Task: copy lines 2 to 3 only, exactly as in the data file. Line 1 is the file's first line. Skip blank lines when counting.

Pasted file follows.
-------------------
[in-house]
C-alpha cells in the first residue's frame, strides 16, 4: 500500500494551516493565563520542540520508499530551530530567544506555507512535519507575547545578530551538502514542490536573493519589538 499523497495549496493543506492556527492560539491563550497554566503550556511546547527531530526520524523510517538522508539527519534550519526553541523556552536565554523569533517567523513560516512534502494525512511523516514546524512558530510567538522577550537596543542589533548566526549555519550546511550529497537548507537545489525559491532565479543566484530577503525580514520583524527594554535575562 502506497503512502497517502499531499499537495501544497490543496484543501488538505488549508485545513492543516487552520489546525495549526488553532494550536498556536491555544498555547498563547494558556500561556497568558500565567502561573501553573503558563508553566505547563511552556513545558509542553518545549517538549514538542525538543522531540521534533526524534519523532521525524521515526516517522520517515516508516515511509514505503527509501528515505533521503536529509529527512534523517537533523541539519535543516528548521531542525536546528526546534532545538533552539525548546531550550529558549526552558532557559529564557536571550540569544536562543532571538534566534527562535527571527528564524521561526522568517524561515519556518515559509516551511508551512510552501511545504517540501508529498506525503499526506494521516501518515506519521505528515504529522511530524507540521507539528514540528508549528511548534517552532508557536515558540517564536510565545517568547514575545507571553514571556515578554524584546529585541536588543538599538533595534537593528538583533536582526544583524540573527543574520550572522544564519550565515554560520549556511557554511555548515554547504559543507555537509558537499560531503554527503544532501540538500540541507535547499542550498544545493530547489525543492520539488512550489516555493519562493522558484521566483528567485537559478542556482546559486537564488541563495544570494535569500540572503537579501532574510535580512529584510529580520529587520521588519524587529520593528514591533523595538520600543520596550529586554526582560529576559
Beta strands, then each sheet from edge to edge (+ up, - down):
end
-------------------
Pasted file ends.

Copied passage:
C-alpha cells in the first residue's frame, strides 16, 4: 500500500494551516493565563520542540520508499530551530530567544506555507512535519507575547545578530551538502514542490536573493519589538 499523497495549496493543506492556527492560539491563550497554566503550556511546547527531530526520524523510517538522508539527519534550519526553541523556552536565554523569533517567523513560516512534502494525512511523516514546524512558530510567538522577550537596543542589533548566526549555519550546511550529497537548507537545489525559491532565479543566484530577503525580514520583524527594554535575562 502506497503512502497517502499531499499537495501544497490543496484543501488538505488549508485545513492543516487552520489546525495549526488553532494550536498556536491555544498555547498563547494558556500561556497568558500565567502561573501553573503558563508553566505547563511552556513545558509542553518545549517538549514538542525538543522531540521534533526524534519523532521525524521515526516517522520517515516508516515511509514505503527509501528515505533521503536529509529527512534523517537533523541539519535543516528548521531542525536546528526546534532545538533552539525548546531550550529558549526552558532557559529564557536571550540569544536562543532571538534566534527562535527571527528564524521561526522568517524561515519556518515559509516551511508551512510552501511545504517540501508529498506525503499526506494521516501518515506519521505528515504529522511530524507540521507539528514540528508549528511548534517552532508557536515558540517564536510565545517568547514575545507571553514571556515578554524584546529585541536588543538599538533595534537593528538583533536582526544583524540573527543574520550572522544564519550565515554560520549556511557554511555548515554547504559543507555537509558537499560531503554527503544532501540538500540541507535547499542550498544545493530547489525543492520539488512550489516555493519562493522558484521566483528567485537559478542556482546559486537564488541563495544570494535569500540572503537579501532574510535580512529584510529580520529587520521588519524587529520593528514591533523595538520600543520596550529586554526582560529576559
Beta strands, then each sheet from edge to edge (+ up, - down):